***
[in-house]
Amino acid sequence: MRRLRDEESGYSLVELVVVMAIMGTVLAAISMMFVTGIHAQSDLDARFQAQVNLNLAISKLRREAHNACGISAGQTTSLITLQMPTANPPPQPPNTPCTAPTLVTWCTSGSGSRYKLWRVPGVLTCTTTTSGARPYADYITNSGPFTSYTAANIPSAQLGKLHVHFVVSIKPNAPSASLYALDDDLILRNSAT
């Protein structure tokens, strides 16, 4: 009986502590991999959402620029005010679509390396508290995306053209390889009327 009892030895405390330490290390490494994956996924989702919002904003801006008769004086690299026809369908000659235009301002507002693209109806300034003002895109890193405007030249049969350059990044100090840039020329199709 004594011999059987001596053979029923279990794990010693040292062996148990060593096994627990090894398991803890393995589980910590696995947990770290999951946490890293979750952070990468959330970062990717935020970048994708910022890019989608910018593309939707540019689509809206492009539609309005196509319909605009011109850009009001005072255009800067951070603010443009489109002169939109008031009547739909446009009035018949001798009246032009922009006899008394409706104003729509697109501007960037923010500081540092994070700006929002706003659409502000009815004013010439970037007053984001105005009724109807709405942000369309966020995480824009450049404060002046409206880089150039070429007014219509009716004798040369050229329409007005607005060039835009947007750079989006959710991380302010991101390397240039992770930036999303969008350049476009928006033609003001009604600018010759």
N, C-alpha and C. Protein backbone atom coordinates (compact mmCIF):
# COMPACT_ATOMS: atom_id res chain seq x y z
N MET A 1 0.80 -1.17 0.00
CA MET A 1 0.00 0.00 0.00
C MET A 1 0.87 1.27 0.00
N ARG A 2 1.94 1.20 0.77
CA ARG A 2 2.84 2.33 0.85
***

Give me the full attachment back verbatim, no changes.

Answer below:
[in-house]
Amino acid sequence: MRRLRDEESGYSLVELVVVMAIMGTVLAAISMMFVTGIHAQSDLDARFQAQVNLNLAISKLRREAHNACGISAGQTTSLITLQMPTANPPPQPPNTPCTAPTLVTWCTSGSGSRYKLWRVPGVLTCTTTTSGARPYADYITNSGPFTSYTAANIPSAQLGKLHVHFVVSIKPNAPSASLYALDDDLILRNSAT
């Protein structure tokens, strides 16, 4: 009986502590991999959402620029005010679509390396508290995306053209390889009327 009892030895405390330490290390490494994956996924989702919002904003801006008769004086690299026809369908000659235009301002507002693209109806300034003002895109890193405007030249049969350059990044100090840039020329199709 004594011999059987001596053979029923279990794990010693040292062996148990060593096994627990090894398991803890393995589980910590696995947990770290999951946490890293979750952070990468959330970062990717935020970048994708910022890019989608910018593309939707540019689509809206492009539609309005196509319909605009011109850009009001005072255009800067951070603010443009489109002169939109008031009547739909446009009035018949001798009246032009922009006899008394409706104003729509697109501007960037923010500081540092994070700006929002706003659409502000009815004013010439970037007053984001105005009724109807709405942000369309966020995480824009450049404060002046409206880089150039070429007014219509009716004798040369050229329409007005607005060039835009947007750079989006959710991380302010991101390397240039992770930036999303969008350049476009928006033609003001009604600018010759």
N, C-alpha and C. Protein backbone atom coordinates (compact mmCIF):
# COMPACT_ATOMS: atom_id res chain seq x y z
N MET A 1 0.80 -1.17 0.00
CA MET A 1 0.00 0.00 0.00
C MET A 1 0.87 1.27 0.00
N ARG A 2 1.94 1.20 0.77
CA ARG A 2 2.84 2.33 0.85